By Kashif-ul-Huda, TwoCircles.net
Book: Illustrated Muslim Travel Guide to Jerusalem
Author: Misbahuddin Mirza
Digital book available on iBooks: here
Publisher: QAMSA, LLC
Author of the book under review Misbahuddin Mirza is an engineer by training and profession. He is fascinated by Islamic architecture and last several years has written many articles published in various magazines and websites including TwoCircles.net.
It is no surprise, therefore, that he will pen a book or two. This is his first book and he starts his life as a book author by writing a beautiful illustrated travel guide to Jerusalem. This book will help launch a new genre of guide books for Muslim travelers. Misbahuddin Mirza tells the Islamic history of Jerusalem by careful selection of photographs of important monuments of this important city. Abundance of the photographs and scarcity of the words in this book will rush the reader plan his/her own journey to this historic city.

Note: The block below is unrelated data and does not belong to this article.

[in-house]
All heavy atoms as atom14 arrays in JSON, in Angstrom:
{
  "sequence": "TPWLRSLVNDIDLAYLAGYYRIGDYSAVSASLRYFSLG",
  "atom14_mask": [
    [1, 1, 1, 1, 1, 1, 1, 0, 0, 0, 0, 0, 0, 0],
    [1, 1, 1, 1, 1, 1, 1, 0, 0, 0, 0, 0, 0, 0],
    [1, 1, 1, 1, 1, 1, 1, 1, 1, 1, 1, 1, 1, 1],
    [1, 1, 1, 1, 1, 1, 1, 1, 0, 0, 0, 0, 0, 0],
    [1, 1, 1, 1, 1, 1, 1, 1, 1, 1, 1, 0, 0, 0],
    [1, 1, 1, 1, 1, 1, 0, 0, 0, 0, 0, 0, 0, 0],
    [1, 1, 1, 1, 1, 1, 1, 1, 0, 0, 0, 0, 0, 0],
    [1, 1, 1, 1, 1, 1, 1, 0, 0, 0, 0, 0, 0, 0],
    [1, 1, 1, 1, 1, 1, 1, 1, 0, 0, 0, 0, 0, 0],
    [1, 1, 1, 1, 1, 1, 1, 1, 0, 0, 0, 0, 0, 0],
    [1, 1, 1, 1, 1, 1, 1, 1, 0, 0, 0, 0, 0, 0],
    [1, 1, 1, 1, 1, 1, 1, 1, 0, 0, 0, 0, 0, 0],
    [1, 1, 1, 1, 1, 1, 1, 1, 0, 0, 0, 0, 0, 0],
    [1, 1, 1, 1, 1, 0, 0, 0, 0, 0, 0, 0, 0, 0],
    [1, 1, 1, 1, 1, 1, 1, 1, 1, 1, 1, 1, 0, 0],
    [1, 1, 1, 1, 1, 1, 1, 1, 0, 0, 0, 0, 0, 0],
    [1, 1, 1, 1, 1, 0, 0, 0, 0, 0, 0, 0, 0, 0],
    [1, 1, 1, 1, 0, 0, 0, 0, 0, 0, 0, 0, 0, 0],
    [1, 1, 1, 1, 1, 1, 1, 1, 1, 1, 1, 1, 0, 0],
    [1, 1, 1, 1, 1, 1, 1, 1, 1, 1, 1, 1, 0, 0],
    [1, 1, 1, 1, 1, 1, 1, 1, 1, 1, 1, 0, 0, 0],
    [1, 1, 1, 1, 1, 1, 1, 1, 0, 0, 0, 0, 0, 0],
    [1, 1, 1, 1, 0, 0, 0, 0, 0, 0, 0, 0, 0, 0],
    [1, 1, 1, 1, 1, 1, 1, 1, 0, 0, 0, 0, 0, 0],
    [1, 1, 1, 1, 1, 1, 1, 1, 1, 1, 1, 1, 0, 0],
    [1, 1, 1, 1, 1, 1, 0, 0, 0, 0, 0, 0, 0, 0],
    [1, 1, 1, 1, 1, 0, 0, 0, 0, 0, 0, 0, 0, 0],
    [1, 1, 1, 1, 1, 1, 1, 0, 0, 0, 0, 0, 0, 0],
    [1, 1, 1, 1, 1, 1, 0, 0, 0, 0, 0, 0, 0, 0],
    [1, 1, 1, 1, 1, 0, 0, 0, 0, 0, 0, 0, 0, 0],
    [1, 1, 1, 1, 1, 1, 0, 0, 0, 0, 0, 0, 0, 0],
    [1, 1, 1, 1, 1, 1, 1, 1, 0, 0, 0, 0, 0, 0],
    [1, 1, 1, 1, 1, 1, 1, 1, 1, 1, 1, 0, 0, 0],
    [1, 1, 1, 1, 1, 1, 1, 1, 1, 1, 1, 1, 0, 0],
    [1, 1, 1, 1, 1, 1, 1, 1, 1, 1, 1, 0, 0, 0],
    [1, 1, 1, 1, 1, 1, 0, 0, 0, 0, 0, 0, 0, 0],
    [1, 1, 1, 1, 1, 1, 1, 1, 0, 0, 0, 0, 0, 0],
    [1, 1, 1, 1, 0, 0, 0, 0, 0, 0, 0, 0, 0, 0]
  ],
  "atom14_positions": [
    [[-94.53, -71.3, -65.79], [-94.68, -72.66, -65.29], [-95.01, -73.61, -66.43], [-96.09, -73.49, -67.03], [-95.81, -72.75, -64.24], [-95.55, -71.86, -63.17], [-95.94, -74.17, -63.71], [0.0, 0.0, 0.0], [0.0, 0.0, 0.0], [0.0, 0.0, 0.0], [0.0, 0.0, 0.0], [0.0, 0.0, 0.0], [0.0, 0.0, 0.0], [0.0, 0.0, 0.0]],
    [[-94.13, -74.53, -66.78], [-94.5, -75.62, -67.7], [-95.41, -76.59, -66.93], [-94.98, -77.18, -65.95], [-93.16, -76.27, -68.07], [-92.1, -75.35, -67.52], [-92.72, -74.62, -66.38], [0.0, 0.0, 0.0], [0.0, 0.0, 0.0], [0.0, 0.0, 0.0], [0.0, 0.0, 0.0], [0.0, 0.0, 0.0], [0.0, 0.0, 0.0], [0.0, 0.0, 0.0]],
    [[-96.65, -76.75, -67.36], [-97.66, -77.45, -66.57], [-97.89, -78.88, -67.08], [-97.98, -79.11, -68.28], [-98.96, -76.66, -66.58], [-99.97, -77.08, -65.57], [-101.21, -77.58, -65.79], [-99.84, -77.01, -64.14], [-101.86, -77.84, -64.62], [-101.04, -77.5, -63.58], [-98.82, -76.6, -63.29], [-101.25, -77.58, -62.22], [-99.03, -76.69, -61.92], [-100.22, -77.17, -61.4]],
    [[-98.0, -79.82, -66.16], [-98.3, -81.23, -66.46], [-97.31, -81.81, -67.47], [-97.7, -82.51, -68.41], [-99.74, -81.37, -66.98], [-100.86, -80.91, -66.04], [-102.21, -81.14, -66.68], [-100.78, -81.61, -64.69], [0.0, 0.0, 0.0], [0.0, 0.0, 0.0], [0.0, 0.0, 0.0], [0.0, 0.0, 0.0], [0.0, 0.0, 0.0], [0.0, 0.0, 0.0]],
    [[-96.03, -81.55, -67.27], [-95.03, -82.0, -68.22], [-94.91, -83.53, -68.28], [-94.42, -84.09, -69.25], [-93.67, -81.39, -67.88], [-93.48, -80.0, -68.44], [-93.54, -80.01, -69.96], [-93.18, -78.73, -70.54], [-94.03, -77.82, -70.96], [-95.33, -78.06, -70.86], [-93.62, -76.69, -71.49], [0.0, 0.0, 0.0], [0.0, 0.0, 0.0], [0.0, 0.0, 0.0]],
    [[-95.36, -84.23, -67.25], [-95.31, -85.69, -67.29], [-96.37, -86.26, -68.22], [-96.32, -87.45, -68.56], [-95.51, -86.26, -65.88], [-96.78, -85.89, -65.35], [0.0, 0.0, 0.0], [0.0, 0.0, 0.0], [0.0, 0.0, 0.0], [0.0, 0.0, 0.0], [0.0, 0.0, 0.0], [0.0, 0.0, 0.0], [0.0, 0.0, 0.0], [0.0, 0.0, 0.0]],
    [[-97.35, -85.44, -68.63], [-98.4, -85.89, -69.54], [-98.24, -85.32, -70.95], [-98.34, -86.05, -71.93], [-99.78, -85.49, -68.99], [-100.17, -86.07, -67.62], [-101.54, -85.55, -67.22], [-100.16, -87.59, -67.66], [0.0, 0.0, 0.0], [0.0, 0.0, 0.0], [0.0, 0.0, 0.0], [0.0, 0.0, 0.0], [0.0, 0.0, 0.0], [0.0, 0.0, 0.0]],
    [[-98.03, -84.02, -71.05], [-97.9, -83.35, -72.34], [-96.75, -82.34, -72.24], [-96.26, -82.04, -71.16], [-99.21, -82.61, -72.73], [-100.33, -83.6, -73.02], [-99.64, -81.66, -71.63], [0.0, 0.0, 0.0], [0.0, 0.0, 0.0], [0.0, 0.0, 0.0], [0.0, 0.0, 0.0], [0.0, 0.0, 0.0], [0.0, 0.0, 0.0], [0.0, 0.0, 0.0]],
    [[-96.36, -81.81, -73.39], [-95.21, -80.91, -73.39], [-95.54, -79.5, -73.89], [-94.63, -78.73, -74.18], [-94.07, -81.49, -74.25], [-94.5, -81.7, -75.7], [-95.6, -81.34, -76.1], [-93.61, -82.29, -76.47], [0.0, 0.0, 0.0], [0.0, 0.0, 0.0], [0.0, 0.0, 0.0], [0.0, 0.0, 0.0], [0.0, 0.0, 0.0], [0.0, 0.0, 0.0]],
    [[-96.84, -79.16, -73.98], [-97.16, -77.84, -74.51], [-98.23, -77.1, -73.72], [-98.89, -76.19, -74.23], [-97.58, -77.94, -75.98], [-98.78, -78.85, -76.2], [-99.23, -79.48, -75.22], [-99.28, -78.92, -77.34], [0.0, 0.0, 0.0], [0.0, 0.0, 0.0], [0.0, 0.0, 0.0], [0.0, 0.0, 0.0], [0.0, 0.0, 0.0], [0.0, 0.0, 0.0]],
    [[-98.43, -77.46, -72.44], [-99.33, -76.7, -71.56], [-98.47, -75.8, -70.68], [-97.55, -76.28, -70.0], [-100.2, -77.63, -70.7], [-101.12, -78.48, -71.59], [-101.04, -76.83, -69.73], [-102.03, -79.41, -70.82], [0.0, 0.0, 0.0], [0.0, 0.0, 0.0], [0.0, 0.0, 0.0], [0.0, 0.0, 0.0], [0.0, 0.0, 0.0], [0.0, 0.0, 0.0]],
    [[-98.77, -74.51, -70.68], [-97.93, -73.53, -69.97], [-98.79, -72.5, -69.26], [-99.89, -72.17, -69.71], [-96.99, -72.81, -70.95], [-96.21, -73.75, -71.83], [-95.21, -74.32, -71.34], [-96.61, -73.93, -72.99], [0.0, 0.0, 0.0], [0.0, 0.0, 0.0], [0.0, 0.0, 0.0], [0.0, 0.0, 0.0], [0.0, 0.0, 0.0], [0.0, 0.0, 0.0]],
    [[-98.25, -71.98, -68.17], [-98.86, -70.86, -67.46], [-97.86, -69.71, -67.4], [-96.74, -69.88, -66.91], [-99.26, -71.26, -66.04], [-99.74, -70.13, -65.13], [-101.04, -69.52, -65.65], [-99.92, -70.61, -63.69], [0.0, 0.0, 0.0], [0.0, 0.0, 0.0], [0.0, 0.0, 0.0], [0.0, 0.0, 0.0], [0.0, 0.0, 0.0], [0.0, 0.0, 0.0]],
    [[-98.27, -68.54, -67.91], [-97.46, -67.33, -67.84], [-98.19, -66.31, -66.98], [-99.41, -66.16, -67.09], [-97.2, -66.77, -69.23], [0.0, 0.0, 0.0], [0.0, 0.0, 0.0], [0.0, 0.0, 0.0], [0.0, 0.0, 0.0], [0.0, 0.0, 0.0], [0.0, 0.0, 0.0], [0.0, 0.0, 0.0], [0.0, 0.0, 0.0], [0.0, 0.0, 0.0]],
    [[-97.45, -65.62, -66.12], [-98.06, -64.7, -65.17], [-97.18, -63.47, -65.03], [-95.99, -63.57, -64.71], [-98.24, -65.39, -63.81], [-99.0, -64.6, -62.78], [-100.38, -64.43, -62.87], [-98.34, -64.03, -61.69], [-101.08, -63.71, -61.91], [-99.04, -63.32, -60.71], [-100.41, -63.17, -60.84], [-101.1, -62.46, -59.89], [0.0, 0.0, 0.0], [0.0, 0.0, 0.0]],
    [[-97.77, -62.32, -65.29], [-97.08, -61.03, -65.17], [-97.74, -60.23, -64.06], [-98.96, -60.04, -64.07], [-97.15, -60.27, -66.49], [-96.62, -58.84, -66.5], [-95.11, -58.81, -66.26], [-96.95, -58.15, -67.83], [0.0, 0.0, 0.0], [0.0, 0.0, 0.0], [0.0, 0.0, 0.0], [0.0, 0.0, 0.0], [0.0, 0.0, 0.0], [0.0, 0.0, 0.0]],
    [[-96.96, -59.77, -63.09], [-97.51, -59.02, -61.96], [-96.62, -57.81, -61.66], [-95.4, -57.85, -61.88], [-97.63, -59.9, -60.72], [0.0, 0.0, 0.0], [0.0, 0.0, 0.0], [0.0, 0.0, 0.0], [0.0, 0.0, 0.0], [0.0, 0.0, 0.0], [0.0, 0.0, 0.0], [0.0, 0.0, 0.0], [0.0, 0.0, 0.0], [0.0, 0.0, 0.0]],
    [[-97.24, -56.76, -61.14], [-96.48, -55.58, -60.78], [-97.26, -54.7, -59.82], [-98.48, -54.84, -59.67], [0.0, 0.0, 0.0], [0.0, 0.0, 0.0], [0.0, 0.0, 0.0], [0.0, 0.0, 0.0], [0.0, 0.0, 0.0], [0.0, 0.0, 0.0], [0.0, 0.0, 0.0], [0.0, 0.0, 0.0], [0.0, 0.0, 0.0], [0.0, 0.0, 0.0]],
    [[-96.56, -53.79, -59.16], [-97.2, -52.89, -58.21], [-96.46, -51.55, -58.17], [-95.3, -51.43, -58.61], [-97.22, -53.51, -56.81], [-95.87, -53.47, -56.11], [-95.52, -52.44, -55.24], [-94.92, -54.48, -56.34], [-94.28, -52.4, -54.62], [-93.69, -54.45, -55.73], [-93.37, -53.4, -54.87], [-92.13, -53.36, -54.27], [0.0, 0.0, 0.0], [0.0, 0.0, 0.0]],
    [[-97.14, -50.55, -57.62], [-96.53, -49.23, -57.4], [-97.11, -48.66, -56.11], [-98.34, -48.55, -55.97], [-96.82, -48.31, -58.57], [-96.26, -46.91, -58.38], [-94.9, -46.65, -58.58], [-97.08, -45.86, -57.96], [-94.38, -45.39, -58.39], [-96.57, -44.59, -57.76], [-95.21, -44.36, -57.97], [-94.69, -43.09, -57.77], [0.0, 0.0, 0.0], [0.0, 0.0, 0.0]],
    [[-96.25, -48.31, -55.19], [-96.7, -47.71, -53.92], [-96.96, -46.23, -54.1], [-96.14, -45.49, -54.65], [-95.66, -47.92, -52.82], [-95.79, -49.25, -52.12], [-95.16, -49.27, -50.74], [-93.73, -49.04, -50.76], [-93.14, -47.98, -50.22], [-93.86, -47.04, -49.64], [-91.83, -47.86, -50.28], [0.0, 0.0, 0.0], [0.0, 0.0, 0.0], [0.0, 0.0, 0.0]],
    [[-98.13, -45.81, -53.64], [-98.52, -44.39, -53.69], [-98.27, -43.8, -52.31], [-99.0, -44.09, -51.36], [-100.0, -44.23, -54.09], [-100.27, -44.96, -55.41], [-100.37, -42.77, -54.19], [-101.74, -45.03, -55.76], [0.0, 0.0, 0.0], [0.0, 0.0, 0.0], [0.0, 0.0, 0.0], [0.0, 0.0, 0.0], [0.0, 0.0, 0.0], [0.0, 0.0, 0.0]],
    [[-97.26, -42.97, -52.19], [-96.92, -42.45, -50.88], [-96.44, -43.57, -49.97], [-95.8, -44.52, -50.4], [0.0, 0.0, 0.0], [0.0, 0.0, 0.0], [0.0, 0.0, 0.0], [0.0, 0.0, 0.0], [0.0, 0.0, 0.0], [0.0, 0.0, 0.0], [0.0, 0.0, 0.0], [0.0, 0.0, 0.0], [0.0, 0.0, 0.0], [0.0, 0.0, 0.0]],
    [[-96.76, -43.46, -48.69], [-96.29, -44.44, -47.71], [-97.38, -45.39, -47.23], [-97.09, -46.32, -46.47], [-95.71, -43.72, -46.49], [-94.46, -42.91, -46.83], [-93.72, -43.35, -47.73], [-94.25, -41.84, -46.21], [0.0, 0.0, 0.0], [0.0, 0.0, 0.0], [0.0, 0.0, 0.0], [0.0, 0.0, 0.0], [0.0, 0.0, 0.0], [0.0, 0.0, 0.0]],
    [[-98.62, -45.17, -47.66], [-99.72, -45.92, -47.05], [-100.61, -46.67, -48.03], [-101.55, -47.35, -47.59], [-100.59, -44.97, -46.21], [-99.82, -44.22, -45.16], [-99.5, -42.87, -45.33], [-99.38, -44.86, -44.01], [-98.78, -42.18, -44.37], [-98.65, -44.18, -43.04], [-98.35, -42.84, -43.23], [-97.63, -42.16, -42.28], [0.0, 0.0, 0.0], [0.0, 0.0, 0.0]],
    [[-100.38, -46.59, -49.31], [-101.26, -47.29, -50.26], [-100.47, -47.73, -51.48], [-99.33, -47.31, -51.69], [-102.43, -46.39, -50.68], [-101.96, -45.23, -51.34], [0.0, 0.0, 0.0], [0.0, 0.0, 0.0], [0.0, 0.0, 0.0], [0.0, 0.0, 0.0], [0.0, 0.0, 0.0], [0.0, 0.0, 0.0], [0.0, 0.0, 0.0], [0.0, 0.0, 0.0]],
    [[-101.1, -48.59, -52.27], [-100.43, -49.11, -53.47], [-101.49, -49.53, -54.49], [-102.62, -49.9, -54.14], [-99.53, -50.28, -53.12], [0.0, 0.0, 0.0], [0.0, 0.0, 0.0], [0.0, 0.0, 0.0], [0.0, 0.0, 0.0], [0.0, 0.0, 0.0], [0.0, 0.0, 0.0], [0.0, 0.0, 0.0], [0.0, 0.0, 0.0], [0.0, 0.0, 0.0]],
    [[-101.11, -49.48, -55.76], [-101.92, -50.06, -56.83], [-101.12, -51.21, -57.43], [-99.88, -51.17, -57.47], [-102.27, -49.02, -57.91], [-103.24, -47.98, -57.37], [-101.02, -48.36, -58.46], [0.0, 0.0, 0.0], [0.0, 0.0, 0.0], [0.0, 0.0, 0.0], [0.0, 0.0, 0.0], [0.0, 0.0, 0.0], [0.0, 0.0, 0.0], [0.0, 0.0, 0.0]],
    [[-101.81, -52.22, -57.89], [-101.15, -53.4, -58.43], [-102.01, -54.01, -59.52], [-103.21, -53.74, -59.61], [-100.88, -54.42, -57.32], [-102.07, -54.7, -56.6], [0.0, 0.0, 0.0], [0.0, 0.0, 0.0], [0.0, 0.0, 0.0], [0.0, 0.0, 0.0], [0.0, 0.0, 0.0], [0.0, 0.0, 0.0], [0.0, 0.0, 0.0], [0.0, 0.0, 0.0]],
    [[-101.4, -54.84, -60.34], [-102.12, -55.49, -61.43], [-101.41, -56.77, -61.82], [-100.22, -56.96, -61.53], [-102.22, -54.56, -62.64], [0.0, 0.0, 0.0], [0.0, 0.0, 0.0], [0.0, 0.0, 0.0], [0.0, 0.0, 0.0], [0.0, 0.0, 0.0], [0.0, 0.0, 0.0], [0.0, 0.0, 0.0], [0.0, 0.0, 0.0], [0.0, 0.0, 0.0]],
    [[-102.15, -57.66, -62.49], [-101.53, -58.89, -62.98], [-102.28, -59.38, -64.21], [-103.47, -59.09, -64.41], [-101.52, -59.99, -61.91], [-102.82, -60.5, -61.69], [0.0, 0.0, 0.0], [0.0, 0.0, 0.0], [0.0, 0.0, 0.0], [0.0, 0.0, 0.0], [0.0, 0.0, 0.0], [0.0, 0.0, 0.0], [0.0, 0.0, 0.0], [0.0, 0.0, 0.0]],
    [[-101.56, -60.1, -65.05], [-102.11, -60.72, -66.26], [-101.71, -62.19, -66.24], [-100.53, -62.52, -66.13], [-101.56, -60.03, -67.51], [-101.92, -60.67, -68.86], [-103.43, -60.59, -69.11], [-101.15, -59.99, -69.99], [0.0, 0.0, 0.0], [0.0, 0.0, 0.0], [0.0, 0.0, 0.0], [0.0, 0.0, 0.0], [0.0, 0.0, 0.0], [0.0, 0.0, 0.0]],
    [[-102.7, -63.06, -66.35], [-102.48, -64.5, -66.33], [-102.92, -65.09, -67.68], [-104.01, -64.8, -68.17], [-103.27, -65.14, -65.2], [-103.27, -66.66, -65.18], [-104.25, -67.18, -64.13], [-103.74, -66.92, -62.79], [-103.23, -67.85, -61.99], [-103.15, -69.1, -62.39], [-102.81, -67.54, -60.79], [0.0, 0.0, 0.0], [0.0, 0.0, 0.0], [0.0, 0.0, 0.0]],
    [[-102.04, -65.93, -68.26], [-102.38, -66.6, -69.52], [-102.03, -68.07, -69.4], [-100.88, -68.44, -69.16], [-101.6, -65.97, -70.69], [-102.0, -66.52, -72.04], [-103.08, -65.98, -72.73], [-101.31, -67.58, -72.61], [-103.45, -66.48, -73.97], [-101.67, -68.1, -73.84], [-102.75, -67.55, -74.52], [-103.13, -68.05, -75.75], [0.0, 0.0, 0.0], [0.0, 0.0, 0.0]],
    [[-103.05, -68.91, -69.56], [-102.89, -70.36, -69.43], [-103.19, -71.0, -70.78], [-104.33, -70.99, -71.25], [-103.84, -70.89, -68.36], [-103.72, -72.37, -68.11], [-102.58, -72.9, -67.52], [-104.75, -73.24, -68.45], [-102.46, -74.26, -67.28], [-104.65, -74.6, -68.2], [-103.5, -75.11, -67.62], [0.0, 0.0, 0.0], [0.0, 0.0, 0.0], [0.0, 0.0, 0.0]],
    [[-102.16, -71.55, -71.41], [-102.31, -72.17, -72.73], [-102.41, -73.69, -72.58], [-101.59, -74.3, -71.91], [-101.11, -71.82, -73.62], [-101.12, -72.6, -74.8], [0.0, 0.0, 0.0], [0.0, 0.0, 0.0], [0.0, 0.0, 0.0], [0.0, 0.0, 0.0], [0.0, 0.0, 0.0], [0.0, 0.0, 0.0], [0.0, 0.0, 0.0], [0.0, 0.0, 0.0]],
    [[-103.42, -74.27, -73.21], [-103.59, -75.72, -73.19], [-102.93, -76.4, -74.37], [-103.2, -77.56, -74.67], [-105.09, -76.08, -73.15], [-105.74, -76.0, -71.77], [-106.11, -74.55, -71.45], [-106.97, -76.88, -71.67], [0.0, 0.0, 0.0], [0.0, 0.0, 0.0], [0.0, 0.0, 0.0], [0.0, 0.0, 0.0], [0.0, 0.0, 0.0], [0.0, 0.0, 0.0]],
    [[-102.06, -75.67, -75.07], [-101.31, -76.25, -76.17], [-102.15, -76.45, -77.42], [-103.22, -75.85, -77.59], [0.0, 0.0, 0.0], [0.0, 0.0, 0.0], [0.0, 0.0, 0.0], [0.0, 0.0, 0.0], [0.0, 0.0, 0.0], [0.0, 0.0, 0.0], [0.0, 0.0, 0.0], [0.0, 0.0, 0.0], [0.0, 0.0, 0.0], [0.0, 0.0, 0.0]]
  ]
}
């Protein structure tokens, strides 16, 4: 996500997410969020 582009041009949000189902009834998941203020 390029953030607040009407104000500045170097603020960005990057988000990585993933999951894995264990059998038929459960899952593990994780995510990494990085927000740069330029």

There have been numerous books on Jerusalem looking at its history, architecture, and politics and some books focusingon the Fadail (benefits) of visting Bait ul Muqaddas (third holiest site for Muslims) but none that weaves Islamic values, history, and architecture and written spefically for Muslim travelers.
With the help of high-quality images (some author’s own, other from publlic sources), Misbah is able to connect us to various layers of history of the Haram in Jerusalem- starting from Ummayad to Abbasid, the Ayyubid, the Mamluk and the Ottoman period.
He tells us important historical incidents like Prophet Mohammad’s ascenscion to heavens on his night journey, Caliph Omar Al Khattab praying outside a church when he came to take over posession of Jerusalem, Imam Al Ghazali writing his famous book Ihya Ulum al-Din, etc.
Author could have also mentioned important Indian connections to Jerusalem– hospice established more than eight centuries ago by Baba Farid Ganj Shakar which continue to exist even today; also freedom fighter Maulana Mohammad Ali Jauhar is buried in the percinct of Baitul Muqaddas.
In the age of increased airport security and travel bans, it becomes an act of resistance to travel and go beyond borders to connect at human, historical, cultural, spiritual level. This book is a step in that direction.